4. Mr. Ramachandra Iyer urges two contentions in support of his argument that the plaintiff is entitled to recover the property, first, that the right of the temple and of the Kodalur Nambudri trustee thereof to the property is extinguished by limitation, and that the plaintiff has acquired a right thereto by adverse possession. Secondly, that, assuming the property to have been originally temple property, it ceased to be such in 1848, and that it has since remained as private property. It will be convenient to deal with the latter contention first. The 2nd defendant, in his written statement stated that in 1814, at a division between the Karnavan of the Pattaikara Mana and an adopted son of his, subsequent to the birth of a natural born son, the temple was assigned to the adopted son and that this person sold the temple with its properties to the Kodalur Nambudri in 1848. The demise in question in this suit, it will be remembered, was in 1856 by the Pattaikara Nambudri subsequent to the transfer of the devisom to the Kodalur Nambudri. The argument is that the temple, being a private one in which the members of the Pattaikara Mana alone had any beneficial rights, the trust ceased to exist when it passed away to the Kodalur Nambudri in 184?. To begin with, this argument is based on the assumption that the temple was a private devasom and not a public one. The District Munsif, no doubt, observes in paragraph 14 of his judgment: 'It is admitted that the devasom was a private property of the plaintiff's mana'. But the Subordinate Judge says: 'There is no admission of the defendants on record that the devasom was a private property of the plaintiff's mana, and set apart to an adopted son after the birth of a natural born son as stated by the District Munsif in paragaraph 11 of his judgment.' Evidently, the defendants denied in the Court of appeal that they made any admission regarding the private character of the temple. We cannot, in the circumstances, proceed on the assumption that the temple was a private institution. But, assuming that it was such, we cannot assume that the trust ceased to exist when the Kodalur Nambudri obtained a transfer of the temple. Amittedly, there were disputes about the temple between the Pattaikara Mana regarding the right of management of the temple and the question was finally decided in favour of the Kodalur mana. ,, This is not reconcilable with the cessation of the temple as a religious institution with properties attached to it. Even in this suit, the plaintiff contended before the Munsif that he was the manager of the temple after the transfer to the Kodalur mana. The presumption would be, even if the temple was a private one, that the members of the Kodalur mana at least would all be entitled as beneficiaries to the temple and its properties. The temple would still continue to own the lands attached to it, though the beneficiaries might have changed by the transfer to the Kodalur mana. It is not shown that the plaint lands ceased to belong to the temple by their being severed from it by any valid act on the part of the trustee. The demised property must, therefore, still be regarded as belonging to the temple and vesting in its trustee, unless the right of the temple has been extinguished by limitation.
5. It is, therefore, necessary to deal with the contention that the plaintiff has acquired a right to the property by adverse possession. Mr. Ramachandra Iyer argues that, as the plaintiff and his father have always continued to remain in possession of the lands, the temple has lost its right under the statute of limitation. Bat the demise in question was made by the plaintiff's father as the representative and trustee of the temple. In 1866, when the demise was made, the demisor was evidently claiming to be the trustee and the litigation which negatived his right ended only in 1894. We must hold that the demisor purported to deal with the lands as trustee of the temple. As a matter of fact, he has been held to be not a trustee now. He never succeeded in acquiring the right of trusteeship by adverse possession. But, when a person purports to hold the property as a trustee, he cannot by such possession, acquire a right to the property by prescription for himself against the beneficiaries. In determining what right adverse possession would confer on the holder, the animus possidendi is the decisive factor. The character in which possession is held must determine the right which the possession would confer. Thus, a person, who has been in possession for the statutory period in the assertion of a Kanom right, would acquire only a Kanomdar's interest by limitation, Madhava v. Narayana 9 M.P 244. Similarly, one who asserts the right of a permanent lessee would acquire that right. See Thakore Fatesingji v. Bamanji Ardeshir Dalal 27 B.P 515. Where a person takes wrongful possession of land and keeps it for the prescribed period of limitation claiming to be himself entitled in fee or not setting up any title at all, he gains the estate for his own benefit, but if he enters claiming a limited interest under some instrument, it does not follow that he can by possession, till the rightful owner is barred, claim the whole estate in perpetuity. Thus, if a man obtains possession of land claiming under a Will, he cannot afterwards set up a title to the land against the Will though it did not operate to pass the land in question, and if he remains in possession till 12 years have elapsed and the title of the testator's heir be extinguished, he cannot claim by possession an interest in the property different from that which he would have taken if the property had passed by the Will. Bosanquet and Marchant on Limitation, page 498. The nature of an inchoate possessory title may be stated as follows:--If a stranger, upon entering, claims an existing particular estate in the land as a life estate, he is seized of that estate. If he only claims an existing term, he is possessed of that term and his possessory title will devolve as personalty. Lightwood's Times Limit on Action, page 125. The same principle is applicable where a person is in possession as a trustee and not for his own benefit because his possession in such a case is really that of the beneficiaries under the trust. In Secretary of State for India v. Krishnamoni Gupta 29 C.P 518 : 6 C.W.N. 617 : 4 Bom. L.R. 537 the Judicial Committee of the Privy Council held that if a person is in possession as the tenant of another of lauds which really belong to himself, he would lose his right by continuing to hold as tenant for the statutory period, because in reality his possession is that of the landlord. Kernaghan v. M Nolly 12 Ir. Ch. R. 9. It was held in a case where wrongful possession was held by a person as cestui que trust under a Will, which did not devise the property, that his possession would be regarded as the possession of the trustee and would enure to the benefit of all who would take it if the property had really been devised to him. A person purporting to act as trustee cannot be allowed to say for his own benefit that he had no right to act as trustee and is estopped from taking advantage of the lapse of time. In Lyell v. Kennedy 14 App. Cas. 437 : 59 L.J.Q.B. 268 : 62 L.T 77 : 38 W.R. 353 this principle was affirmed by the House of Lords. There, a person was managing certain land as the agent of a life-tenant. After the death of the life-owner, he continued to receive the rants and pay tham into the Bank as he was doing before, not informing the tenants in actual occupation but stating to several persons that he was acting as agent and receiver for the true owner, whoever he might be. After the expiration of 12 years from the death of the life-tenant, he claimed the property on his own account. The assignees of the heir brought an action against him to recover possession of the land and for an account of the rent and profits. The House of Lords held that an agent could not claim any right by virtue of his possession as he purported to hold on behalf of the true heir, whoever he might be. Lord Selborne regarded the principle as well established. After referring to earlier cases, Rackham v. Siddall 1 Mac. and G. 607 : 2 Hall. & Tw. 41 and Life Association of Scotland v. Siddal 3 De. G.F & J. 58 : 4 L.T. 311 : 9 W.R. 541 his Lordship observed: The principle of those decisions, as established by Turner, L.J. in the latter case, was that a person who had assumed to be a trustee could not be heard to say for his own benefit that he had no right to act as a trustee.' Mr. Lewin, in his learned and accurate treatise on the Law of Trusts, thus puts it: if a person, by mistake or otherwise, assumes the character of trustee when it really does not belong to him and so becomes a trustee de son tort, he may be called to account by the cestui que trust for the monies he received under colour of the trust. In Soar v. Ashwell (1893) 2 Q.B. 390 : 69 L.T. 585 : 42 W.R. 165 : 4 R. 602 the same rule was acted upon by the Court of Appeal. Lord Bowen says, referring to the case of Life Association of Scotland v. Siddal 3 De. G.F & J. 58 : 4 L.T. 311 : 9 W.R. 541: This exclusion of the doctrine is based on the obvious view that a man who assumes without excuse to be a trustee ought not to be in a better position than if he were what he pretends. Kay, L.J., said: 'The result seems to be that there are certain cases of what are, strictly speaking, constructive trusts in which the statute of limitation cannot be set up as a defence. Amongst these are cases where a stranger to the trust has assumed to act and has acted as a trustee.'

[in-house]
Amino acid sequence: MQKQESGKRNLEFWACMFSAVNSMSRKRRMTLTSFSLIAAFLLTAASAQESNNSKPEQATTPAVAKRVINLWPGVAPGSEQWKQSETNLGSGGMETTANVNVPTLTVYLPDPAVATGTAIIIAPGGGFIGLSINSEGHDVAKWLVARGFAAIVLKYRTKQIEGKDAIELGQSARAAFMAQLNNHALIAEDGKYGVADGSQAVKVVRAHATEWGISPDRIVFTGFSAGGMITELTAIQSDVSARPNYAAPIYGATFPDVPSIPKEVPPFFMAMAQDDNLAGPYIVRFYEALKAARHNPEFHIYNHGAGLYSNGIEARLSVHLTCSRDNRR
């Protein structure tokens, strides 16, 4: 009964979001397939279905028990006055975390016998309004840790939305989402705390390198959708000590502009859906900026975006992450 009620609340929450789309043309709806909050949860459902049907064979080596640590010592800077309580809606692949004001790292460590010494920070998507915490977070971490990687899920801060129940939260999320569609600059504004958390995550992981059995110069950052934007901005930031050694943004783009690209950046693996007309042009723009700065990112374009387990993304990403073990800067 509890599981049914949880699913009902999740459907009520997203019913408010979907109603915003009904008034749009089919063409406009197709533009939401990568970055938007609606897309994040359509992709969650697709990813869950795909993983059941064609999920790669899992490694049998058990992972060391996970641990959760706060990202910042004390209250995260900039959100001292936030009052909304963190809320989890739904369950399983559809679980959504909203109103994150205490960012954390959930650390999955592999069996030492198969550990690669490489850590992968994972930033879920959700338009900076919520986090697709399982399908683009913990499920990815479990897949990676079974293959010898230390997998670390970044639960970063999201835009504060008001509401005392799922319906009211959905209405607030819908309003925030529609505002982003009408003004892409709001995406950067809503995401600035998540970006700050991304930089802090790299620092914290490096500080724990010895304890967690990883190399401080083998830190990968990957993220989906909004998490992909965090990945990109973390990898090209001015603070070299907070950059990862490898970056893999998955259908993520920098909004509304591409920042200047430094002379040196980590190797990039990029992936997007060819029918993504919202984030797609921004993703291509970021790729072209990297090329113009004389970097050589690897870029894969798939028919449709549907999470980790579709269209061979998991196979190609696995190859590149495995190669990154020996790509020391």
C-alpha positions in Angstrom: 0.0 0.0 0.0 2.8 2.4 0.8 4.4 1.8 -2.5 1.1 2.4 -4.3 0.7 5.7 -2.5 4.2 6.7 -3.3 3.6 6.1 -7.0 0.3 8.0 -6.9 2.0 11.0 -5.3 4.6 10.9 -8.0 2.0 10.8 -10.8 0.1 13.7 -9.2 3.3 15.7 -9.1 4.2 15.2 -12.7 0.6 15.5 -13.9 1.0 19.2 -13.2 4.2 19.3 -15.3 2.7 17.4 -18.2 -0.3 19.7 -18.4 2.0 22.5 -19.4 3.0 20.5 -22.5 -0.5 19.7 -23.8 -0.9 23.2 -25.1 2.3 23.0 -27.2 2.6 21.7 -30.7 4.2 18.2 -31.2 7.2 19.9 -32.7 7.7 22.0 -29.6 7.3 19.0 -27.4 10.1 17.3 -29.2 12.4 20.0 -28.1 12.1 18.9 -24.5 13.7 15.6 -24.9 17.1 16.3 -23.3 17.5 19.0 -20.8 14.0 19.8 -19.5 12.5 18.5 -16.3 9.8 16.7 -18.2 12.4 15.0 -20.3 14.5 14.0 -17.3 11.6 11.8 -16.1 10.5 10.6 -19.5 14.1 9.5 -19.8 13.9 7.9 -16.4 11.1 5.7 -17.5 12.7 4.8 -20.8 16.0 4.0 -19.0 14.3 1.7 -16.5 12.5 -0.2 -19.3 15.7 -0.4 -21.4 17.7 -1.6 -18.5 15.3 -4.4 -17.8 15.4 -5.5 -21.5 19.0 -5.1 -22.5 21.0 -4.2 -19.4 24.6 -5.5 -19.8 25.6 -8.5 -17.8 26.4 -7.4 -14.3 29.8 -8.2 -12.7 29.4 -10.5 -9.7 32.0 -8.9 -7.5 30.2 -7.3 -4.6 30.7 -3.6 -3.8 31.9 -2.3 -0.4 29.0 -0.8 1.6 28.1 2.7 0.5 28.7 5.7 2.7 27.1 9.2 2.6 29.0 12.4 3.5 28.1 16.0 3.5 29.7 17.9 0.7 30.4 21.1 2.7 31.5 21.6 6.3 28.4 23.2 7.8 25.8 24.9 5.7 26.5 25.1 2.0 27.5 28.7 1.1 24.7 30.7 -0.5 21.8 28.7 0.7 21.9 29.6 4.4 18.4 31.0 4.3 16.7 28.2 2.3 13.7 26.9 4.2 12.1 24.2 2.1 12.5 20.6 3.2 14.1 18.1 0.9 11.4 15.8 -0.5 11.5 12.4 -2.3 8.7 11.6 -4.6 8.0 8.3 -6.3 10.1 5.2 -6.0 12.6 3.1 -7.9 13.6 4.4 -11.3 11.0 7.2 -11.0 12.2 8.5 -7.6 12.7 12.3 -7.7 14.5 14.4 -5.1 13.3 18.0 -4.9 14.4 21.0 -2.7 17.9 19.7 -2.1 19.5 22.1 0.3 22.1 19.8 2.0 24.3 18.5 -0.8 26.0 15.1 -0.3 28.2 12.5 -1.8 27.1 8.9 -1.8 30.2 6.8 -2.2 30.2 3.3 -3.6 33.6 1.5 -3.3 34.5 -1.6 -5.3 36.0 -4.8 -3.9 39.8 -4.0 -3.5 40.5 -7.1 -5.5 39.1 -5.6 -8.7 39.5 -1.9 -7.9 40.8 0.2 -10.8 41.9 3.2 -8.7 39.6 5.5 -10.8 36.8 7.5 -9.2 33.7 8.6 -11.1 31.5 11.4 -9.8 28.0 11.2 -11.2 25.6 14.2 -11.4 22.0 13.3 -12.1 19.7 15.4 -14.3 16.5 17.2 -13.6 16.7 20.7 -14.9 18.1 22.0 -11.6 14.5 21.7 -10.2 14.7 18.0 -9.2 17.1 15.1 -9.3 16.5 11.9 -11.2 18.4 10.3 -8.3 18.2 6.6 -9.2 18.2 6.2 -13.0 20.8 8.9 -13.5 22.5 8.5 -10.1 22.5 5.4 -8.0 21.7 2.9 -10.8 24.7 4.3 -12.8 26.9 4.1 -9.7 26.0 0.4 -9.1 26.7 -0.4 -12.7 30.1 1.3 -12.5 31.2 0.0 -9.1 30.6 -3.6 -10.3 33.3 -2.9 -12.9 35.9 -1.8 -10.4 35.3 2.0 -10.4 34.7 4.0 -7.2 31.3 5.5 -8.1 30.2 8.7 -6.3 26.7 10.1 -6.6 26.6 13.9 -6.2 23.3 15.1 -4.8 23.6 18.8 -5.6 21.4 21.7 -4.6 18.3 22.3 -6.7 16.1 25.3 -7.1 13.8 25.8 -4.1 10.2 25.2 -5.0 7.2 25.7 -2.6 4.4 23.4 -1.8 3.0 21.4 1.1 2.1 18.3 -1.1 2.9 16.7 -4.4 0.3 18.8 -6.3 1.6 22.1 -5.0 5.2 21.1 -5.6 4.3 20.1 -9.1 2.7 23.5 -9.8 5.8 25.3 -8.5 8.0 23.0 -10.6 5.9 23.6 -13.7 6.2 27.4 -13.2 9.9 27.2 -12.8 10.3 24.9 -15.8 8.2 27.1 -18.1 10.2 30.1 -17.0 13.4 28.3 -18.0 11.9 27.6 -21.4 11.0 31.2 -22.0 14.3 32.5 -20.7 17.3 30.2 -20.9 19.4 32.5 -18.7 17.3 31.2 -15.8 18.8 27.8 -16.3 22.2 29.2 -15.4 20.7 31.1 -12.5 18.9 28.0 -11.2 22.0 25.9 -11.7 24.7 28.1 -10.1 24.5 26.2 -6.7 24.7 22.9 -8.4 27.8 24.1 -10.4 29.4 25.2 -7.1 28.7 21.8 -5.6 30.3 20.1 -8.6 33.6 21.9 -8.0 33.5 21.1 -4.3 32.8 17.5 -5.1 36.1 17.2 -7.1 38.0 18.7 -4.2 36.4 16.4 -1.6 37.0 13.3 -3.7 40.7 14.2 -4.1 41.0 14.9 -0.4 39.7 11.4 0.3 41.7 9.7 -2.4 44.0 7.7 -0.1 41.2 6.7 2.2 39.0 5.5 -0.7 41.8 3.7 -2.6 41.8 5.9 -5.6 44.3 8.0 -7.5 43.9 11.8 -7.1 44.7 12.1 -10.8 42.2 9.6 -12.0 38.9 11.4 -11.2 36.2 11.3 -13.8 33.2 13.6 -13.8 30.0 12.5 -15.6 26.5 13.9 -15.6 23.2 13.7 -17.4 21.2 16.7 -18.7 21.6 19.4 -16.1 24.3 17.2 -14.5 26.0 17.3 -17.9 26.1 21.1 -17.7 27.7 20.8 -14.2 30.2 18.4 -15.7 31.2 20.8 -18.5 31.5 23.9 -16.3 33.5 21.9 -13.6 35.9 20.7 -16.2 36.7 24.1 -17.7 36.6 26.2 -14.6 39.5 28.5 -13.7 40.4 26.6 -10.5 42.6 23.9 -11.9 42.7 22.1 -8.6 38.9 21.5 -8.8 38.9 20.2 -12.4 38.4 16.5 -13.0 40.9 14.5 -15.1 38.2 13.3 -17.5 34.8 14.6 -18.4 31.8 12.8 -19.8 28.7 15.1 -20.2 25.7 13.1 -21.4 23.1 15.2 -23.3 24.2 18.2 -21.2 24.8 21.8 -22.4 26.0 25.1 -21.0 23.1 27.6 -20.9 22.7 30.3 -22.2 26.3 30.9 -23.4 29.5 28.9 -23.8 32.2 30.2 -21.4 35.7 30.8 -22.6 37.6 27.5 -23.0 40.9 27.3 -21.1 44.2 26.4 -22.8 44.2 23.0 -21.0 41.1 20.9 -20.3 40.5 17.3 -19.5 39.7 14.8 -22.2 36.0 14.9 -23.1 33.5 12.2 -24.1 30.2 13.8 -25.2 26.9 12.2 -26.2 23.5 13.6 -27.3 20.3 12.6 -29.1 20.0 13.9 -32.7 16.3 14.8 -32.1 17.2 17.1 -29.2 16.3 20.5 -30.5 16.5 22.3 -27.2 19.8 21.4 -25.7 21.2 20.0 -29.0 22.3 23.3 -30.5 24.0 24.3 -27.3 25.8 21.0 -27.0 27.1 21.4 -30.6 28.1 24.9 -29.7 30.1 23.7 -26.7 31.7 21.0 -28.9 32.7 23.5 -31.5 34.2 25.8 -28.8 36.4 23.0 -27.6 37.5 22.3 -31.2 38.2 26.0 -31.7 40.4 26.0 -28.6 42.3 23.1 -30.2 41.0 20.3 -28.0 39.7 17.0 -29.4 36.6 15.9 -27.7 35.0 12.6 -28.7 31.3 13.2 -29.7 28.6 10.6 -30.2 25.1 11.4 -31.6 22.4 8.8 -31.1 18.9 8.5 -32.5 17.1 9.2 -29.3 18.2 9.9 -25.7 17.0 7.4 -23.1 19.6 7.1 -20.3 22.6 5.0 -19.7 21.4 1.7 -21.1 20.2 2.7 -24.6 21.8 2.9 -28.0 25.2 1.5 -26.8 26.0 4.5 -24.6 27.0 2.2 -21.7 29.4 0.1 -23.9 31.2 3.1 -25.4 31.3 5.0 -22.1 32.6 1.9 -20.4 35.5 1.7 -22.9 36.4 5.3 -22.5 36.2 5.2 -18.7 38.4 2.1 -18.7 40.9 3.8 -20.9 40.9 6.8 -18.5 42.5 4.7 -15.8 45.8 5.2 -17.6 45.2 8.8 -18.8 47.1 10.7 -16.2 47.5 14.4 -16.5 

6. It is clear from the above mentioned cases that the law will not permit the plaintiff in this case to say that he held in any character other than that of trustee of the temple. It is not alleged that at any time subsequent to the damise, he repudiated the character of trustee and claimed to hold the land for his own benefit. Mr. Ramachandra Aiyar urge3 that he did not apply the rents of the property for the banefit of the temple but took them himself, but this cannot better his position. It would only have the effect of making him liable to account for the rents which he, having collected in the character of trustee, misappropriated for his own benefit. It was observed in Shaw v. Keighorn Ir. R. 3 Eq. 574: 'I think it is necessary to go beyond the mere circumstance that some one not entitled to the rant has received and kept it. The section requires not only that the rent should have been received by a person other than the person rightfully entitled, but that it should have been recaived under some claim of title and that a wrongful one. For example, if rent were received by a person falsely pretending to be agent to the rightful owner and who never accounted for it, this would not bar the rightful owner.'
7. We must, therefore, hold that the plaintiff did not acquire any title to the property by adverse possession as against the temple. The right to the property must go with the right to the trusteeship. See Gnana Sambanda Pandara Sannadhi v. Velu Pandaram 23 M.P 271 : 2 Bom. L.R. 597 : 4 C.W.N. 329 : 27 I.A. 69 : 10 M.L.J. 29. Also the judgment of this Court in Ambalam Pakkiya Udayan v. J.M. Bathe 13 Ind. Cas. 599 : (1912) 1 M.W.N. 152
8. We dismiss the second appeal with costs.